It is known that reading for enjoyment is associated with higher academic achievement. Of course, it's also great fun transporting yourself to a fantasy world, settling down with familiar characters for the latest instalment in a series, or dipping into a nonfiction book to quench your curiosity.
Whether it's beginning readers, juniors or older teens, having a good mix of fiction and nonfiction books on offer will ensure there's plenty for students to choose from. Student choice of what to read, rather than yours, is important – in a recent Australian study (Scholastic, 2016) nine out of 10 children said their favourite books were the ones they picked out themselves, and the same proportion said they were more likely to finish a book they'd picked out themselves.
So, what to select when adding to your school library or creating a classroom collection? One simple way is to ask students what they're interested in and what they'd like to see. You could make a suggestion box available for requests. There's also inspiration from outside school in the shape of annual lists of most popular books.
The annual Civica Libraries Index of most borrowed books is compiled using data from regional and metropolitan libraries across Australia. In the 2017 index, two book series dominated the top 10 rankings in the junior category (0-12). Andy Griffiths' Storey book series had five entries, including The 65 Storey Treehouse in top spot, and there were also five books from the Diary of a Wimpy Kid series by Jeff Kinney. Here's the full list:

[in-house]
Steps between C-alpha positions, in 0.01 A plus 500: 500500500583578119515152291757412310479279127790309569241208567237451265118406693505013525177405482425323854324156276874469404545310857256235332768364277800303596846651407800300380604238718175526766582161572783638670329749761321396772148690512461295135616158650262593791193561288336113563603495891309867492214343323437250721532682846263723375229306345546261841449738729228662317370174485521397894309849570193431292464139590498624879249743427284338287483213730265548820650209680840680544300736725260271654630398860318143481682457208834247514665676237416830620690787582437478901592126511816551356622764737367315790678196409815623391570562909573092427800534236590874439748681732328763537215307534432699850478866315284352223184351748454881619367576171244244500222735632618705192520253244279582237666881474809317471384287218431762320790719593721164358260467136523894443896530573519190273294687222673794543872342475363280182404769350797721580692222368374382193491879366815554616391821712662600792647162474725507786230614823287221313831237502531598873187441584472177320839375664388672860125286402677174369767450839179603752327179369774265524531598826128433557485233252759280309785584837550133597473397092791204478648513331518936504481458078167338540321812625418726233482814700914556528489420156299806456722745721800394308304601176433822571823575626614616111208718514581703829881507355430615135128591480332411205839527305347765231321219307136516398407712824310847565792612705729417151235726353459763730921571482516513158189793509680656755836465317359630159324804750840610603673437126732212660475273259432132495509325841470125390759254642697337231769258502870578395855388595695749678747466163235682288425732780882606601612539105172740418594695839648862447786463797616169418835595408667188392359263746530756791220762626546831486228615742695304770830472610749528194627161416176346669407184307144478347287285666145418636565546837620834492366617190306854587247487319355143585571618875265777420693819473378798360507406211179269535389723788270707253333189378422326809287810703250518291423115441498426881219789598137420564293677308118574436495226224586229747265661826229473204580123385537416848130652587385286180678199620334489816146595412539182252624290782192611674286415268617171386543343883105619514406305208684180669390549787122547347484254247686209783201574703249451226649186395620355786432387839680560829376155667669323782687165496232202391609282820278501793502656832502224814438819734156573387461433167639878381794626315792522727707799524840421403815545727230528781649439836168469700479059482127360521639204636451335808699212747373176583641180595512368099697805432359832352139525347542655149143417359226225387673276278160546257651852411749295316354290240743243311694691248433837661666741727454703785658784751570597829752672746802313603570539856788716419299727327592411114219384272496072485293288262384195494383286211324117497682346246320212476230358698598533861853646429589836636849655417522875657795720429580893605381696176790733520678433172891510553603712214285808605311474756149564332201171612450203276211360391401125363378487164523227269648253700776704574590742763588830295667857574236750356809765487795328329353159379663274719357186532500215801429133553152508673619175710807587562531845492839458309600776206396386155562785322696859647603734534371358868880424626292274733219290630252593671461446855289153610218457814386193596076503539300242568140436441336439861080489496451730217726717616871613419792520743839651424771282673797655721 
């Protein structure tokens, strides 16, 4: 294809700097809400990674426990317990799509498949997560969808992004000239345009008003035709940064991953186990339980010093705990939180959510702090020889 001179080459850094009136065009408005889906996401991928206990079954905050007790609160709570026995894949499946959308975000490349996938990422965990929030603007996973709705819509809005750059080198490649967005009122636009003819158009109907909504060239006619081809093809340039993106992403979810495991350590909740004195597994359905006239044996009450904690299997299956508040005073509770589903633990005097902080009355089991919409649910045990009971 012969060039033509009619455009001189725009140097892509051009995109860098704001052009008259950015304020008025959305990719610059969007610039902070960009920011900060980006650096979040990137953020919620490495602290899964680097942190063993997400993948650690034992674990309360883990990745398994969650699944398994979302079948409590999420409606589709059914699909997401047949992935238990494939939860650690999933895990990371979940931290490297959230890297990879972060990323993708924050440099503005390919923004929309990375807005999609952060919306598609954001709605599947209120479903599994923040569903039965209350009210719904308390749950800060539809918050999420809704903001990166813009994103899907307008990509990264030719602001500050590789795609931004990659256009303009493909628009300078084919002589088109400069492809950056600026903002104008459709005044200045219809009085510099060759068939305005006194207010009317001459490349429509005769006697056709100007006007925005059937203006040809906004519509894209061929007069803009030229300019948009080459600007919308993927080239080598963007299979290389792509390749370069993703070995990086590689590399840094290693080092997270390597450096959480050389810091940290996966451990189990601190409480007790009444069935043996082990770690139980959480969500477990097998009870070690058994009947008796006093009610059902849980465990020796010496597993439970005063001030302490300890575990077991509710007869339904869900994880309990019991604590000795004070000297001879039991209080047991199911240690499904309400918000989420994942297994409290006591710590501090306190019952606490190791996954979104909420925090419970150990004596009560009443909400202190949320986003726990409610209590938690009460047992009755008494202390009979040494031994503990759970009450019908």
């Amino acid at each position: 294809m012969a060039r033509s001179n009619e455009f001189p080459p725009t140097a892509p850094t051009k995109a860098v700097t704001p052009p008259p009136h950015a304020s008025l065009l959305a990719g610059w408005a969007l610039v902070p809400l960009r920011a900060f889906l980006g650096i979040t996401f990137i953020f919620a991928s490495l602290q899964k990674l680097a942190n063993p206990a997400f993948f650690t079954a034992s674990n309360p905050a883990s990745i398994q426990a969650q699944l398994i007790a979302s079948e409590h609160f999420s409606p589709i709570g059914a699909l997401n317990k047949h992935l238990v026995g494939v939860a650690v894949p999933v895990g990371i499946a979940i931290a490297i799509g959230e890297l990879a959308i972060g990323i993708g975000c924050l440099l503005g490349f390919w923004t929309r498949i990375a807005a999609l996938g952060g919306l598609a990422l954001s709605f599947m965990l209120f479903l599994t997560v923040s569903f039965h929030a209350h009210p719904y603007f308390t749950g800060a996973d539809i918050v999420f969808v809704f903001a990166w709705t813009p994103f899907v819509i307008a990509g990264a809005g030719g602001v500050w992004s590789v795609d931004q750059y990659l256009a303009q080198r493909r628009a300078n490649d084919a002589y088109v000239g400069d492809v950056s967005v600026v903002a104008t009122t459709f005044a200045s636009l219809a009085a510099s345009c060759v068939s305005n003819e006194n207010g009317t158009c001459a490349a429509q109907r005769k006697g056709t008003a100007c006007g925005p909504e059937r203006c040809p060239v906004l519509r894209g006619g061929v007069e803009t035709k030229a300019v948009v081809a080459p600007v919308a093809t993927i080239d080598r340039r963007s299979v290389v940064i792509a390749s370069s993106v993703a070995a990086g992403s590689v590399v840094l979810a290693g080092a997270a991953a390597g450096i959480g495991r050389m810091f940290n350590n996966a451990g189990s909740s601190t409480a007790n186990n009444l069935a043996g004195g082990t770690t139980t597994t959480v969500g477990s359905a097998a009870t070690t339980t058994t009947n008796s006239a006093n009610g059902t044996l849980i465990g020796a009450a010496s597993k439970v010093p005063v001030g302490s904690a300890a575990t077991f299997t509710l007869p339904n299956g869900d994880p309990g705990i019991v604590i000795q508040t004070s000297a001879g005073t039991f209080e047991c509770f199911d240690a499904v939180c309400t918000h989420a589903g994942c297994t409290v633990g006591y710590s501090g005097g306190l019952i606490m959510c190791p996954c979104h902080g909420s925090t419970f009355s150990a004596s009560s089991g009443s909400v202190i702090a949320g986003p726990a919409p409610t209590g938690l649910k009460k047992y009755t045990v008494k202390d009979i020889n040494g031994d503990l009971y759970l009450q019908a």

- The 65 Storey Treehouse (2015), Andy Griffiths
- Diary Of A Wimpy Kid: Cabin Fever (2011), Jeff Kinney
- The 39 Storey Treehouse (2013), Andy Griffiths
- Diary Of A Wimpy Kid: Old School (2015), Jeff Kinney
- Diary Of A Wimpy Kid: The Long Haul (2014), Jeff Kinney
- Diary Of A Wimpy Kid: Hard Luck (2013), Jeff Kinney
- The 26 Storey Treehouse (2012), Andy Griffiths
- Diary Of A Wimpy Kid: Rodrick Rules (2007), Jeff Kinney
- The 52 Storey Treehouse (2014), Andy Griffiths
- The 13 Storey Treehouse (2011), Andy Griffiths
There was more variety in the most borrowed books list in the young adults (13-18) category. John Green grabbed first and second place in the rankings with The Fault In Our Stars and Paper Towns, and his 2006 debut Looking For Alaska claimed ninth place. Despite it being 20 years since Harry Potter first hit the shelves, JK Rowling's tales of a boy wizard remain popular with teens – Harry Potter And The Order Of The Phoenix and Harry Potter And The Prisoner Of Azkaban securing sixth and eighth spot, respectively. Here is the full list:
- The Fault In Our Stars (2012), John Green
- Paper Towns (2008), John Green
- The 5th Wave (2013), Richard Yancey
- Divergent (2011), Veronica Roth
- Naruto (2004), Masashi Kishimoto
- Harry Potter And The Order Of The Phoenix (2003), JK Rowling
- The Maze Runner (2009), James Dashner
- Harry Potter And The Prisoner Of Azkaban (1999), JK Rowling
- Looking for Alaska (2006), John Green
- City of Bones (2007), Cassandra Clare
Moving away from fiction, Guinness World Records 2016 is in eighth spot on the list of most borrowed nonfiction (all library users), and I Am Malala – the 2012 memoir of education activist Malala Yousafzai, aimed at readers aged 10-18 – is at number 10 in the list of most borrowed biographies.
Scholastic (2016). Kids and family reading report Australia. www.scholastic.com.au/schools/ReadingLeaders/KFRR
Have you spoken to students about what books they enjoy reading? Does your library or classroom collection include a mix of fiction and nonfiction titles?
What opportunities do you provide for students to read for enjoyment, rather than a task? When reading for enjoyment, do you allow students to select their own book?